by Jaine Treadwell
||Irene Sanders often moves away from the canvas to paint on old artifacts, including saw blades. Her work can be seen at the Goshen Farmers Co-op that graciously allows Sanders to display and sell her work. W.O. and Irene Sanders are part of the Goshen Farmers Co-op extended "family." "We depend on the Co-op for so many things from feed and fertilizer for the farm to the friendship and fellowship that abounds there," Sanders said.
God’s little creatures serenade Irene Sanders as she piddles on the porch.
Every now and then she glances up from her easel and her eyes rest on the songbirds singing sweetly in the trees, then the squirrel scampering across the lawn. The cows beyond the fence join the chorus and she smiles.
"I’m not an artist," she said, almost apologetically. "But art is a blessing to make me keep quiet and still. And, I love to piddle out here. It’s so peaceful and quiet. I just come out here and do my own thing."
The home of W.O. and Irene Sanders sits on land in Goshen that has been in the Sanders family for 100 years.
Irene Sanders is a Goshen transplant but her heart is so deeply rooted in family, friends and community in the small Pike County town that no one would ever guess that she is a Louisiana girl.
Home is where the heart is and Irene Sanders is at home in Goshen. "I love being here," she said. "I love home and I enjoy piddling on the porch with my painting. It’s a big part of my life. But, like I said, I’m not an artist; I just piddle."
Sanders began piddling when she retired about 25 years ago. At first, she piddled in genealogy and penned several books related to family history. But, then she found another interest that really hooked her.
"Two friends, Edna Railey and Betty Shirley, and I decided that we wanted to do some painting, so we met down at Good Hope Baptist Church and got started," Sanders said. "We painted with watercolors and we took our painting seriously, but not too seriously. We would paint and talk and just have a good time."
All three were budding artists and needed some type of instruction. They found the perfect instructor for them, Bob Ross. "He was on television and he showed you step-by-step how to paint different things," Sanders said. "We started videoing his show so we could stop it and start it and go at our own pace."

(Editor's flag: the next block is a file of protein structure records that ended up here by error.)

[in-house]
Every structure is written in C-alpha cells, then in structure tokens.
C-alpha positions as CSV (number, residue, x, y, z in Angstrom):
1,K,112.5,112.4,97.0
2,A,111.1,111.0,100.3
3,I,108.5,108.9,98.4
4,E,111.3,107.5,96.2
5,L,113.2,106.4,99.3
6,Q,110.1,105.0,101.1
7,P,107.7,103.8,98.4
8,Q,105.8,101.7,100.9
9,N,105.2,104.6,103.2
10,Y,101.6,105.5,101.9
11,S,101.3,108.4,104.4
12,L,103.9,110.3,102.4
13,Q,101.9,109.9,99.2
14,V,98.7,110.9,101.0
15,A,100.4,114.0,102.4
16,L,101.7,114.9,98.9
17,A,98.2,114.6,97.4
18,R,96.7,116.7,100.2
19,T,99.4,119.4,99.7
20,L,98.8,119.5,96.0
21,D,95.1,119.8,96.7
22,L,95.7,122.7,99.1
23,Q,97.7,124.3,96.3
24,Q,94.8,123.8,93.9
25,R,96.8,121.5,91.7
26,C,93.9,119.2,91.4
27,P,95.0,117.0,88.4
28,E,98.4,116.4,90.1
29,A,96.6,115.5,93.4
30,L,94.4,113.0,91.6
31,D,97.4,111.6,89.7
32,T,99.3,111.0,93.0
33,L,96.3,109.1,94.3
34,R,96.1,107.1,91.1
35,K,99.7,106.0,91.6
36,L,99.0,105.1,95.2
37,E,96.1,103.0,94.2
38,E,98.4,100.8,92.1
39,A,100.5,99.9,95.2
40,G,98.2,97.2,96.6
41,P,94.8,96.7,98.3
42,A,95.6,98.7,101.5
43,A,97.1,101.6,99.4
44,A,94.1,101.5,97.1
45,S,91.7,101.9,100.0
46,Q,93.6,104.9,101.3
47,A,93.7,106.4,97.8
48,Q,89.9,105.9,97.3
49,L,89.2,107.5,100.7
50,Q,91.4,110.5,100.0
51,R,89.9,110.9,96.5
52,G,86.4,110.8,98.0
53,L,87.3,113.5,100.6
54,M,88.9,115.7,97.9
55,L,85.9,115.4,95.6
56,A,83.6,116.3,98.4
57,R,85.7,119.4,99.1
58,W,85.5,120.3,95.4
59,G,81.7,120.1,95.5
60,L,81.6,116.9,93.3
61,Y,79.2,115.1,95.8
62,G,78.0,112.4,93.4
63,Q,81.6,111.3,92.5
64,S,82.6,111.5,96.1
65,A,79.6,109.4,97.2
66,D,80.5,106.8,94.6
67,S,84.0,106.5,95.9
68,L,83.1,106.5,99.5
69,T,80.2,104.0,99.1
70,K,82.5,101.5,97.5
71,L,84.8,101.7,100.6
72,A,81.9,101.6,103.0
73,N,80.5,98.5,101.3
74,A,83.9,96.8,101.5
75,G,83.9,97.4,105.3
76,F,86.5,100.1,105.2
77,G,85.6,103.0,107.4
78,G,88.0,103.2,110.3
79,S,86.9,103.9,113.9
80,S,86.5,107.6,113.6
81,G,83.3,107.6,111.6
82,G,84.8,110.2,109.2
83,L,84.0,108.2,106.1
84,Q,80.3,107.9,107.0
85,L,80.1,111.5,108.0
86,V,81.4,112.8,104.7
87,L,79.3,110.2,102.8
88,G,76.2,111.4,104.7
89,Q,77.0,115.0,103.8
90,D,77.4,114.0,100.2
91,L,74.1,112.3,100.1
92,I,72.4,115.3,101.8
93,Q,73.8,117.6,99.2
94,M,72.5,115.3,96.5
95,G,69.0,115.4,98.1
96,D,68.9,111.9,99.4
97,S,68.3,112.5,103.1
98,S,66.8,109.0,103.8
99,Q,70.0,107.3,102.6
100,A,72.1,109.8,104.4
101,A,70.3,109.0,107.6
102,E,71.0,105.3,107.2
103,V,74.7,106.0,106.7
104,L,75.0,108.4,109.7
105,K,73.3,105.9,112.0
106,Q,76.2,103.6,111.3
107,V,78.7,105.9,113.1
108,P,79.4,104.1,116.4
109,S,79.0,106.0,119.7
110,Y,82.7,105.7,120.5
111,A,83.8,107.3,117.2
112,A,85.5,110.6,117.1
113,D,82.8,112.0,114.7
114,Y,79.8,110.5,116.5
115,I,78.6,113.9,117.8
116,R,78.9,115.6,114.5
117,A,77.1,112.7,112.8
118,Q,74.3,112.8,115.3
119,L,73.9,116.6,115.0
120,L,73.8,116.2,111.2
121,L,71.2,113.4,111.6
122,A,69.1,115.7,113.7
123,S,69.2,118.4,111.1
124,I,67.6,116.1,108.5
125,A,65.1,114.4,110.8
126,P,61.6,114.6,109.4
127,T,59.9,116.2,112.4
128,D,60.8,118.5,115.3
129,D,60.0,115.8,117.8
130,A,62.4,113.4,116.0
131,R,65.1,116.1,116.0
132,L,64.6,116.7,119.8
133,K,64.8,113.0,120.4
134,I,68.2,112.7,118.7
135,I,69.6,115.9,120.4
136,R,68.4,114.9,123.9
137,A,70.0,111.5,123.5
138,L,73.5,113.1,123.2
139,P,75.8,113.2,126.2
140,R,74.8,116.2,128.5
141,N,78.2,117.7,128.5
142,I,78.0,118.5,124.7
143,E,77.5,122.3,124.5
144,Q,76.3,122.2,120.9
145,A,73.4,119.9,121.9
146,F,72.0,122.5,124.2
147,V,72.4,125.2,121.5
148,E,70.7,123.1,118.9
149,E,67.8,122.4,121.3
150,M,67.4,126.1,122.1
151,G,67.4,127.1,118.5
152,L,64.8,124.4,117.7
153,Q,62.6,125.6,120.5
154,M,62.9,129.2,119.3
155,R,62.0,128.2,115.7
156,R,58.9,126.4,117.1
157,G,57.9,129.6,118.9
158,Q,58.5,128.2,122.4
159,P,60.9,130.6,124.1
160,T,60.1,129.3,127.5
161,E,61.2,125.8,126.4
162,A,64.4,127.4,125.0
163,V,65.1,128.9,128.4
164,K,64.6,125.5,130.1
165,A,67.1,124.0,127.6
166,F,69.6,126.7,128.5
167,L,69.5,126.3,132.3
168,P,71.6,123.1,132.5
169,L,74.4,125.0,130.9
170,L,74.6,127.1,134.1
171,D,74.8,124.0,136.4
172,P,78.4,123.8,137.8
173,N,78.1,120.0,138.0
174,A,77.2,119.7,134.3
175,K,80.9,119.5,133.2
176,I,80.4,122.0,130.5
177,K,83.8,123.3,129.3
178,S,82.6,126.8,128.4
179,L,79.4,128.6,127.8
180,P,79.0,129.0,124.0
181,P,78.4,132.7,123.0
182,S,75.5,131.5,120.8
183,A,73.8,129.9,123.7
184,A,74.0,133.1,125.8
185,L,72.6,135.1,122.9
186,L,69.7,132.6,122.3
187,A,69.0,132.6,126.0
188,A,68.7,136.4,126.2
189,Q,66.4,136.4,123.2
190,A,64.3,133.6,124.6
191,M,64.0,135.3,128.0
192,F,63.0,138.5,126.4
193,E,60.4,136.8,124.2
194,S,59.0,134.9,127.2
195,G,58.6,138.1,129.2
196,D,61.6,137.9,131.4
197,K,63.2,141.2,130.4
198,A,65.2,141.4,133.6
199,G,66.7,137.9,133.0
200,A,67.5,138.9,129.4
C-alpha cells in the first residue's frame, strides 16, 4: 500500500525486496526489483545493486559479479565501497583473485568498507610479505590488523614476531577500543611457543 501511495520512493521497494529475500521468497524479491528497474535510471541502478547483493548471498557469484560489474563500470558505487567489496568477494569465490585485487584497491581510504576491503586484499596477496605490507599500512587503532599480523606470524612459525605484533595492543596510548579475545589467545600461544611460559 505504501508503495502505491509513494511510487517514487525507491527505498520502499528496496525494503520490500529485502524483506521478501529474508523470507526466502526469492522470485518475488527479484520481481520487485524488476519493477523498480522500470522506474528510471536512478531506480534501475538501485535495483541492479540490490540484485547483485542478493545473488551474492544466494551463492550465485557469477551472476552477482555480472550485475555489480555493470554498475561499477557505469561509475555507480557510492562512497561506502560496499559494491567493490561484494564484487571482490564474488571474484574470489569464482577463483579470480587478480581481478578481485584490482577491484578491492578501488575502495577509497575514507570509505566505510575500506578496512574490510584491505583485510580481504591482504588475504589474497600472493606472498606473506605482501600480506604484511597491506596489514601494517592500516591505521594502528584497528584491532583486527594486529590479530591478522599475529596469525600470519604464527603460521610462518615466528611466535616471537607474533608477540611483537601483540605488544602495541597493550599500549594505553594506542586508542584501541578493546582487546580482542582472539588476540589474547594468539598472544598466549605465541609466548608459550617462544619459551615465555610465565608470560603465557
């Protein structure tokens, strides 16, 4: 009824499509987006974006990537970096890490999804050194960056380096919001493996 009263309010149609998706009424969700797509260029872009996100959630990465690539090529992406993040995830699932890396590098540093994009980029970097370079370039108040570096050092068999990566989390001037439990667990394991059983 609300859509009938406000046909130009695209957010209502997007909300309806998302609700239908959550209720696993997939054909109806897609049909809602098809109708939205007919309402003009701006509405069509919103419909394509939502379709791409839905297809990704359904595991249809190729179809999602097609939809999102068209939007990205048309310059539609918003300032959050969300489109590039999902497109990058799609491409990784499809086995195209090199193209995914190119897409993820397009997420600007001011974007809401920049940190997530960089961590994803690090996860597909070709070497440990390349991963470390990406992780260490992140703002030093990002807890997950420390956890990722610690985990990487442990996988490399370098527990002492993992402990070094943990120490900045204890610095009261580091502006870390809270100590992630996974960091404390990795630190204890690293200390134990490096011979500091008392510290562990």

The friends began to venture out away from watercolor to painting with oils. The new medium presented greater opportunities and more challenges.
|From the heart to the hands to the canvas.
The ladies were delighted to discover that each of them was developing her own style. "No matter how close we watched Bob Ross and
how closely we followed his instructions, our paintings all ended up looking different," Sanders said and added laughing, "We developed ‘style’."
Strong, bold colors define Sanders’ style along with a flair for the fanciful. All of her work has a feeling of happiness about it and draws the viewer to a place of quiet refuge where memories abound.
"Almost all of my work has a memory attached to it," Sanders said. "I get many of my ideas from pictures and from magazines. I guess you could say that I’m not an original person. I did an original piece and it didn’t work out too well."
The Sanders’ "original" hangs high on the wall of the enclosed back porch and Sanders laughed as she pointed it out. The farm scene wasn’t complete. It needed something, so Sanders added some yard chickens.
"I put in far too many chickens," she said laughing. "That’s all that you see. Chickens. I need to shoo some of them away."
The paintings that line the walls of the studio/porch are just a sample of the work that Sanders does. The house is filled with her work, from the kitchen to the den and living room and down the hall.
Although her beautiful paintings of flowers adorn the more formal rooms in the house, it would be difficult not to see that landscapes are Sanders’ first love. And many of her paintings have a sunset, a barn and mountains or all three.
||An Irene Sanders’ original
"I love barns," she said. "I am just fascinated by them. And I like the way the sunset is reflected in water and the way it settles around objects. And, I just love mountains. There is just something about mountains."
Although Sanders has sold some of her paintings and even done some "commission" pieces for friends who want a painting of an old home place or a scene painted on an old cross saw or some "antique" piece, she maintains that art is "just a hobby."
"I’ve done a few portraits of my grandchildren," she said. "I enjoyed that. Looking into the sweet face of a grandchild while you paint is a wonderful experience."
The reward of painting is the satisfaction one gets from creating something with their heart and hands. And, if others enjoy and appreciate the work that she does, the joy is multiplied.
Sanders’ joy was multiplied many times over when her son and his wife, Bill and Ann Sanders, asked her to paint a spring landscape to hang over the mantle in their living room.
"That pleased me to no end that they would want me to paint a scene to go in such a special place in their home," Sander said. "I had no idea that they would think that way. It was the greatest compliment that I could get."
The appreciation that others have for her work is all the "pay" that Sanders needs or wants from her artwork.
A day spent piddling on the porch with a "budding" canvas before her and serenaded by God’s little creatures is nothing short of unbridled joy for Sanders.
And when that joy is shared freely and openly with others, it is multiplied many times over. Through her art, Irene Sanders is doing just that.
Jaine Treadwell is a freelance writer from Brundidge.